Her inner commentary was negative, rooted in a skewed core belief from childhood and she was isolating from her peers due to fears that they would judge her.   Once she was able to identify and work through the underlying issues, she chose to remain in her private practice and altered what her work/life balance looked like.  Is the commentary completely gone?  Absolutely not.  However, she is aware of her truth vs her fears but more importantly her why.

Why did you get in the field in the first place?  Only you can answer that question and we all come to the field for so many different reasons.  You can read about my reasons in Melissa’s Story.     Figuring out your “why” helps remind you that you are more than “good enough” to be in the field.

I have always wondered why we feel the need to be perfect to be a therapist.   Think about it – you have felt that way, haven’t you?  Or maybe you currently feel that way!   You don’t have the be perfect to be the perfect therapist.  The way you deal with your imperfections may be exactly what will make you a rockstar clinician.  Clients are imperfect and so are you.  Getting a graduate degree and all the letters behind your name does not mean that your life suddenly falls into place.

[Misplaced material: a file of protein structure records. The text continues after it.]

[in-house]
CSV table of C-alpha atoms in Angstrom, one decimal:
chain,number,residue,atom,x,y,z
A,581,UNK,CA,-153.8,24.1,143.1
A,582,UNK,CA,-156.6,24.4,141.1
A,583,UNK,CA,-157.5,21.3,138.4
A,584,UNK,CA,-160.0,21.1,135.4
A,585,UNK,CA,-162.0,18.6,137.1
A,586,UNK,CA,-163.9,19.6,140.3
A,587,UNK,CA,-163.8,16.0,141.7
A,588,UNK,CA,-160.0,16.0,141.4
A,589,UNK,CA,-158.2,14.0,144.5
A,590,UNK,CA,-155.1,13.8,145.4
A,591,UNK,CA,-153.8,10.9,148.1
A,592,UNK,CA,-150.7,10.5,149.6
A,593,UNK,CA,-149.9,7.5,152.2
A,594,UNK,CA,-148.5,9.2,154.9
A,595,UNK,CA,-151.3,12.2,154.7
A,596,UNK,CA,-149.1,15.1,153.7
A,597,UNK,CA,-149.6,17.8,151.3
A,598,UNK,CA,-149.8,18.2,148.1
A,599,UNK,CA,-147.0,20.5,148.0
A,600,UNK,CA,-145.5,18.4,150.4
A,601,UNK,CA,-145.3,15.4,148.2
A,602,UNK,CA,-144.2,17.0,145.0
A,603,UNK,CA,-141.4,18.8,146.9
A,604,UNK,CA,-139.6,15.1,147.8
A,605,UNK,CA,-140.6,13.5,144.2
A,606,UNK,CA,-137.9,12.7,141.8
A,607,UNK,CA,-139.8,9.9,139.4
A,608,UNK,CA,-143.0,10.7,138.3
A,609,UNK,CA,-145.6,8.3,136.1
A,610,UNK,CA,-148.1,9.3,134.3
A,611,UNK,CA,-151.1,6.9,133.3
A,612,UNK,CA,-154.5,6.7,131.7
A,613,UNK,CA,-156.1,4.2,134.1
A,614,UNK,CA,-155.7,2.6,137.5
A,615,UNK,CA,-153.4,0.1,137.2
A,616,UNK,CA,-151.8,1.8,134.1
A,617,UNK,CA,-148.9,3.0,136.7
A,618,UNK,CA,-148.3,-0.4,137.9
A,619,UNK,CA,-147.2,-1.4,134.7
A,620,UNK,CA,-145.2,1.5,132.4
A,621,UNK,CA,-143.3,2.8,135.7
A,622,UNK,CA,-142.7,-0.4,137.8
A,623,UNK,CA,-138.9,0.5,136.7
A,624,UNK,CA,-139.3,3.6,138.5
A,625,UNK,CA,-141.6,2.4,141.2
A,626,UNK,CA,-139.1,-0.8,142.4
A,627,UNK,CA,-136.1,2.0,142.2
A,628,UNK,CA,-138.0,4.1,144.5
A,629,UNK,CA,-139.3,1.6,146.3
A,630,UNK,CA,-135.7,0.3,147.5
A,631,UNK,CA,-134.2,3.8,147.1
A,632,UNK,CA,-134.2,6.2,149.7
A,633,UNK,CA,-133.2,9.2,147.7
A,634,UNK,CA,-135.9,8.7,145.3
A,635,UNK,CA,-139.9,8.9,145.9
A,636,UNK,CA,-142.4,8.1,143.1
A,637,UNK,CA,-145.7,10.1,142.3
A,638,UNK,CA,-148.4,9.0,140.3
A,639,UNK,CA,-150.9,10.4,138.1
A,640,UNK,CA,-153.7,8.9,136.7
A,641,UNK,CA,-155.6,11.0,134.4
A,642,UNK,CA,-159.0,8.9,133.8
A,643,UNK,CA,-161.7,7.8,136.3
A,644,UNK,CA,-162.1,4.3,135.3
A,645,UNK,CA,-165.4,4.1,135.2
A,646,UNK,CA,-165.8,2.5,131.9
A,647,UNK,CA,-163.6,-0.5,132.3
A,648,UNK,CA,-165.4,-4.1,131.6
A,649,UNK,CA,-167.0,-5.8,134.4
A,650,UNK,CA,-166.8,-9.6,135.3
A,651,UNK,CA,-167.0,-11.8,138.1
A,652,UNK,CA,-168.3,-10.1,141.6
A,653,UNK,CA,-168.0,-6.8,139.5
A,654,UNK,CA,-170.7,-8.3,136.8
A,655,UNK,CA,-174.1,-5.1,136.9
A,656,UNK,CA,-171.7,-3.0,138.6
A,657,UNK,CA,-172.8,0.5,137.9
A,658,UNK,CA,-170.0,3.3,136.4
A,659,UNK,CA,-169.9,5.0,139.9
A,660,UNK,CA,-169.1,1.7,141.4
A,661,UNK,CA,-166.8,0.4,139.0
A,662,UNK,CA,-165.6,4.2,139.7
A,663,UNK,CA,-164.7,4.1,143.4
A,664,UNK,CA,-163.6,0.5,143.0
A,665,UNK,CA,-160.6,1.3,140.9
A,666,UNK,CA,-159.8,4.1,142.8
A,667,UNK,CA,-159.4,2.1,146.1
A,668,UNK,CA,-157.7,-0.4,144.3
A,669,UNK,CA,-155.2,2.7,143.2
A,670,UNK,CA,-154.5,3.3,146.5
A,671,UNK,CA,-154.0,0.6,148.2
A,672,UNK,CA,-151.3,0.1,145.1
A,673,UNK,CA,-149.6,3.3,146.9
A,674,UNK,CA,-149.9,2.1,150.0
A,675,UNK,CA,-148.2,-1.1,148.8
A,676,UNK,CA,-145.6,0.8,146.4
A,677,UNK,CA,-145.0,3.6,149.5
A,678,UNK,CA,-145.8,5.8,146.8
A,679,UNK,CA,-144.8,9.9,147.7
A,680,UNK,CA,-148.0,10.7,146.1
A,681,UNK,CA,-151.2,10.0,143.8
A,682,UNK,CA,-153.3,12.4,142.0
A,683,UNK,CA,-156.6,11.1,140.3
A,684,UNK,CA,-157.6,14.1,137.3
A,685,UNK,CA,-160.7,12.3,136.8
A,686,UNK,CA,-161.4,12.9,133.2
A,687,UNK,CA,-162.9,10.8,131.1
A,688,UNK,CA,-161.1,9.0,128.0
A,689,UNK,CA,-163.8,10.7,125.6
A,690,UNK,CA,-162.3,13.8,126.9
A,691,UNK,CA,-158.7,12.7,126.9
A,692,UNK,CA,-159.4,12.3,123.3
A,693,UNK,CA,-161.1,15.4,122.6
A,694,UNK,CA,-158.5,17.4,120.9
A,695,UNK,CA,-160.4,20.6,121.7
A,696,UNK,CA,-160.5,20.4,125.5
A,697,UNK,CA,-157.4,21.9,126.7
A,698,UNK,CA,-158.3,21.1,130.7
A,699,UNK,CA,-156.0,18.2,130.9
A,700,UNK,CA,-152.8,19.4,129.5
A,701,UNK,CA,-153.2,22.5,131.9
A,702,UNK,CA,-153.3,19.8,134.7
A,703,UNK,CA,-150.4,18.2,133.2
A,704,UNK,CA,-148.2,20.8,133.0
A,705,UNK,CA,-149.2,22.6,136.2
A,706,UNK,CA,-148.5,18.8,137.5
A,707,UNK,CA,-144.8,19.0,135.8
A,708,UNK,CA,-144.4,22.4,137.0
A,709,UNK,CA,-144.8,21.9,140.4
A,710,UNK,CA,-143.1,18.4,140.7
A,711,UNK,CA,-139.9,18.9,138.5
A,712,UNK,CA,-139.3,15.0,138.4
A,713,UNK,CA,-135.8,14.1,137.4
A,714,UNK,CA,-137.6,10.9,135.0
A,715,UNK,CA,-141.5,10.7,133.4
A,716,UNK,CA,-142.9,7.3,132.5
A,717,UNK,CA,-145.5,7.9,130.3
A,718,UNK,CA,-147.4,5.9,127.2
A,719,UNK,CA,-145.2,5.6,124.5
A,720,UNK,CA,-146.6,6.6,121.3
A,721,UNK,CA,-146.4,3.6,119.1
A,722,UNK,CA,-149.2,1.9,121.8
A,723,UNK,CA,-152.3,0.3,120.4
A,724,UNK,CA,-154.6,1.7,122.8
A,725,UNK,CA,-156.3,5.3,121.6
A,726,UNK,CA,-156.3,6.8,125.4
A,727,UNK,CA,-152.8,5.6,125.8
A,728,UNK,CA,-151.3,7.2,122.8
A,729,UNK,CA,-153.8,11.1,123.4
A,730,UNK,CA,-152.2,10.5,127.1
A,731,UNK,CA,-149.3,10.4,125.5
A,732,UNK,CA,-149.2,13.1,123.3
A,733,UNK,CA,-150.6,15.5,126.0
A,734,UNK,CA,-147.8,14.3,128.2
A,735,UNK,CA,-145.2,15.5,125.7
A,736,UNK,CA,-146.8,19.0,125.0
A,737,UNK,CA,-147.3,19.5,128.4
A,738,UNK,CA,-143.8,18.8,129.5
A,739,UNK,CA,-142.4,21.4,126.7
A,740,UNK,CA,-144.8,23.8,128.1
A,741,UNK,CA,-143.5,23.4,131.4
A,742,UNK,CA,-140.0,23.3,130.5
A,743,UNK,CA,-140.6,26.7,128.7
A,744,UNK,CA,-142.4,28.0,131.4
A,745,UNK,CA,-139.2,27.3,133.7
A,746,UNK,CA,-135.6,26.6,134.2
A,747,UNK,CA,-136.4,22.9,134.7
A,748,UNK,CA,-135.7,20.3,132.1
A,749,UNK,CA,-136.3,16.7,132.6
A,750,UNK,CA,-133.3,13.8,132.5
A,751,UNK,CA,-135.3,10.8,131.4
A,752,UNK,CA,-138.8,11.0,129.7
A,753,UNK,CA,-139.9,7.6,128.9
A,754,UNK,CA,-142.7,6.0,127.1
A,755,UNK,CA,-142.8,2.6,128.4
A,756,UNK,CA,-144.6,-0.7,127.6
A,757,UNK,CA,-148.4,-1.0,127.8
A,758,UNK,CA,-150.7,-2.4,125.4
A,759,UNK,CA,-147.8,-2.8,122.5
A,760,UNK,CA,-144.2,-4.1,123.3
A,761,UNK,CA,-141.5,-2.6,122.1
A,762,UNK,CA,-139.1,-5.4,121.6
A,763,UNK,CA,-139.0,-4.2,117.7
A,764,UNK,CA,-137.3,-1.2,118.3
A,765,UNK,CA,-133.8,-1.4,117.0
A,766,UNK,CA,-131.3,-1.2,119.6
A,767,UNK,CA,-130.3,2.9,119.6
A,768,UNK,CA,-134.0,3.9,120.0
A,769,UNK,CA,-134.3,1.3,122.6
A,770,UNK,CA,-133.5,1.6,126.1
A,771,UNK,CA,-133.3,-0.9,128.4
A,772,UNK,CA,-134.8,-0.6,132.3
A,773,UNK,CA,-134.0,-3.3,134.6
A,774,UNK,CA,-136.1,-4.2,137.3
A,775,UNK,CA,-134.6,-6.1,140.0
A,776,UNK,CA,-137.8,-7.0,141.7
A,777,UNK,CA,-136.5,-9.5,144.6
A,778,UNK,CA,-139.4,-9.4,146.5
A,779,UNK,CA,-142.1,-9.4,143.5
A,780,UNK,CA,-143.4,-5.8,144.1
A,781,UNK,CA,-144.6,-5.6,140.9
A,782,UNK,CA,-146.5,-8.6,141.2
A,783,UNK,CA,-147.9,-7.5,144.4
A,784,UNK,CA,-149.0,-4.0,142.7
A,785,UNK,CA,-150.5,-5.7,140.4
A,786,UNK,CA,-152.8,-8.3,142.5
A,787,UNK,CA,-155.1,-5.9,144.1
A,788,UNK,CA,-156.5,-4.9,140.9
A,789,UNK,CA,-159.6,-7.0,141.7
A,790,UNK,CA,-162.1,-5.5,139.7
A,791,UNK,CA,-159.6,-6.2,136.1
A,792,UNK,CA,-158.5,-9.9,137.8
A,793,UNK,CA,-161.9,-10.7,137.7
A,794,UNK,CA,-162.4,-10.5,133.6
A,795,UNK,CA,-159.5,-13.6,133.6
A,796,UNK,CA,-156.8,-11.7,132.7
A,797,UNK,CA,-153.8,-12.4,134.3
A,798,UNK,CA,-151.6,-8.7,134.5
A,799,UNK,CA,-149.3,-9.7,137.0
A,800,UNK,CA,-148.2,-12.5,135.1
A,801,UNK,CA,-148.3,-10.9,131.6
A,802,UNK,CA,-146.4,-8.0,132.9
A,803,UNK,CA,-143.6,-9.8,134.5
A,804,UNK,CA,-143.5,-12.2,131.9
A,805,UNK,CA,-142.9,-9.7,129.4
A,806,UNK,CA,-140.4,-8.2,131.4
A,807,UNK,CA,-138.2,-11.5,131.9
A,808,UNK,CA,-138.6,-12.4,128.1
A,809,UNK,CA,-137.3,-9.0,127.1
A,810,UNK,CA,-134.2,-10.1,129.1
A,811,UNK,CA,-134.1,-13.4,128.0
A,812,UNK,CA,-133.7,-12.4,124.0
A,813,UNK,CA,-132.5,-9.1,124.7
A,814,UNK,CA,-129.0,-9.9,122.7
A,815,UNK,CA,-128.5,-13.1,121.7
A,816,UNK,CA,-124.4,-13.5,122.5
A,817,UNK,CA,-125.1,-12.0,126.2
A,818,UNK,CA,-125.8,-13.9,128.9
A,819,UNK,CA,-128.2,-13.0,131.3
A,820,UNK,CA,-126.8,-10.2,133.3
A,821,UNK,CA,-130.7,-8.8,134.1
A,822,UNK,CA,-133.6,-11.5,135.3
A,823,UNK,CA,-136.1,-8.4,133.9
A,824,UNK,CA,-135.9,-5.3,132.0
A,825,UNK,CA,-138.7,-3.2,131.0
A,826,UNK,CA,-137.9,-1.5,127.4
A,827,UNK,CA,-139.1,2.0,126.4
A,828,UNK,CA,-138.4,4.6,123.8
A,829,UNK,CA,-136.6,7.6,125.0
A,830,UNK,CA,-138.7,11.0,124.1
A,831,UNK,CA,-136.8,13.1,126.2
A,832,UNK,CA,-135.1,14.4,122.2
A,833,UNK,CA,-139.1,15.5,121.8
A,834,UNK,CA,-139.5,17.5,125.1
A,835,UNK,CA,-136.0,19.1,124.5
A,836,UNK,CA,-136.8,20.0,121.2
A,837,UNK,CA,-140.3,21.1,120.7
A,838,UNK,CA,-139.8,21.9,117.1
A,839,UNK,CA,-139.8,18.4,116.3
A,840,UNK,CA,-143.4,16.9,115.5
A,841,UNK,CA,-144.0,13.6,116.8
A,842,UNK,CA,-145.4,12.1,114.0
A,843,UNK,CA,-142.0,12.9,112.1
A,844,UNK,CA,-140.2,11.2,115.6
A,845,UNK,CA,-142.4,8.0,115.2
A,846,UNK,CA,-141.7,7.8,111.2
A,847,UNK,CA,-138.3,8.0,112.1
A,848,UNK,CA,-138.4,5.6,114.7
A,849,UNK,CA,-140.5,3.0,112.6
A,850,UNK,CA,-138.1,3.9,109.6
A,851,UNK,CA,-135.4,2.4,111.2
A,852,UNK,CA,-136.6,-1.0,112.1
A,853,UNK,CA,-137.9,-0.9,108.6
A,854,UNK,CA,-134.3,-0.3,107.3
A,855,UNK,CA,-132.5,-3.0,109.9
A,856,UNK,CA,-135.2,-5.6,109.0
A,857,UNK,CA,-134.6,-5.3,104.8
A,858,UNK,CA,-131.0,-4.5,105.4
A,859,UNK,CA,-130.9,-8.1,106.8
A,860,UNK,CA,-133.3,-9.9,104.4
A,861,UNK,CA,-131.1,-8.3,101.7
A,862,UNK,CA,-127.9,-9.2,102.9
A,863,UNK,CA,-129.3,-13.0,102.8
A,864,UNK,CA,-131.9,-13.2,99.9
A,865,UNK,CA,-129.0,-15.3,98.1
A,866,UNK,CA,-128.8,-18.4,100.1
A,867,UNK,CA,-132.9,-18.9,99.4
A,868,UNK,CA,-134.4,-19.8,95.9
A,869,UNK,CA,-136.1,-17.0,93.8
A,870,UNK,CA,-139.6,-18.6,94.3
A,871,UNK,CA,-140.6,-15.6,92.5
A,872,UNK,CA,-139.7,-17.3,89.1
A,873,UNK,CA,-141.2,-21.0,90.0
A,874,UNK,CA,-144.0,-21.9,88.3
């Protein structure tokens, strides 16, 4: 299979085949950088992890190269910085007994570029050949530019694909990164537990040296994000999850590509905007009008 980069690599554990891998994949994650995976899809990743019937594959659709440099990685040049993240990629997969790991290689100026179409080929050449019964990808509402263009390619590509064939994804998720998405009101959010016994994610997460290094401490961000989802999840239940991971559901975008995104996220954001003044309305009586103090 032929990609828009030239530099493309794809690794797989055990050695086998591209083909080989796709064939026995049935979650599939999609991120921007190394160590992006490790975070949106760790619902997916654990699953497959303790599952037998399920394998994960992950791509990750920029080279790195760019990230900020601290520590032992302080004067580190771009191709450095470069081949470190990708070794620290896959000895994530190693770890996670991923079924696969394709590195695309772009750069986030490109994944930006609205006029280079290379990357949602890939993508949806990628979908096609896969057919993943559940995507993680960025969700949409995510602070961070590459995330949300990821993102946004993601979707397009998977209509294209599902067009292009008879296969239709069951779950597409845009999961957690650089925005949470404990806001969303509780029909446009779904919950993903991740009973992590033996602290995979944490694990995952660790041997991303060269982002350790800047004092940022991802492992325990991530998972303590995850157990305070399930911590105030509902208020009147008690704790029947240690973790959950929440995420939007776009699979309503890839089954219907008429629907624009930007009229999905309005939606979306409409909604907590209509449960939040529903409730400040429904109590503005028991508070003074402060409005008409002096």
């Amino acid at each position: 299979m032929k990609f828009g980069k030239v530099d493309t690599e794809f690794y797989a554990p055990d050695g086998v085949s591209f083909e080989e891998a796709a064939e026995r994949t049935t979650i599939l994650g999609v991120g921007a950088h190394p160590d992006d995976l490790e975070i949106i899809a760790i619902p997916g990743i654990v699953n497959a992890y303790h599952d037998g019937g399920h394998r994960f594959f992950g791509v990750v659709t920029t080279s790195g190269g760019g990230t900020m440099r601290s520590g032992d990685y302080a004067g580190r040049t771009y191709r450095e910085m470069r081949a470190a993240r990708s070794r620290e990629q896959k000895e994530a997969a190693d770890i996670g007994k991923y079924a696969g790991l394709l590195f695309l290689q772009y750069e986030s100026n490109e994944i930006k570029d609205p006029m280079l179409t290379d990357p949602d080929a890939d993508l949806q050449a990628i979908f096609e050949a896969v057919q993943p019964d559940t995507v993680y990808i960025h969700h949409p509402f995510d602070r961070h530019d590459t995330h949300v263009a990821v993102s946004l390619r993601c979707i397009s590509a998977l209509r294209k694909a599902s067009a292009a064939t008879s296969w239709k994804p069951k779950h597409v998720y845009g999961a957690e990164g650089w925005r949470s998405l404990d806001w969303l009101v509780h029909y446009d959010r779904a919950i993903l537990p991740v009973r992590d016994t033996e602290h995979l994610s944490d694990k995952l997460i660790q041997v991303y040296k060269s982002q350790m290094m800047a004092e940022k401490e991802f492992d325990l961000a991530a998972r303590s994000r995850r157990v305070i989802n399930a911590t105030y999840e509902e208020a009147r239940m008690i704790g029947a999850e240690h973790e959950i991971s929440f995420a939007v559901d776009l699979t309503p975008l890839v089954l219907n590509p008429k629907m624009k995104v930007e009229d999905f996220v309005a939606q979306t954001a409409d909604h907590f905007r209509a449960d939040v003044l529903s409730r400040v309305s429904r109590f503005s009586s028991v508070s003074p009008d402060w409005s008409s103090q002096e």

My passion is to dispel the shame and guilt that comes with feeling not good enough as a clinician because your life isn’t all together.  Join to club!   I am a card-carrying member and probably always will be.  Life is meant to be messy and emotional and challenging.  But it is also meant to be an adventure and fun and filled with purpose.

Raise your hand.  Ask for help. I respect all the letters behind your name and will partner with you to get you back to having the unicorn and rainbow land experience we had when we graduated.  Ok – maybe we shouldn’t get that crazy, but I know it can be better than what you are feeling right now.

You got this – I am here to help if you ask.  We can be rockstars together – one starfish at a time.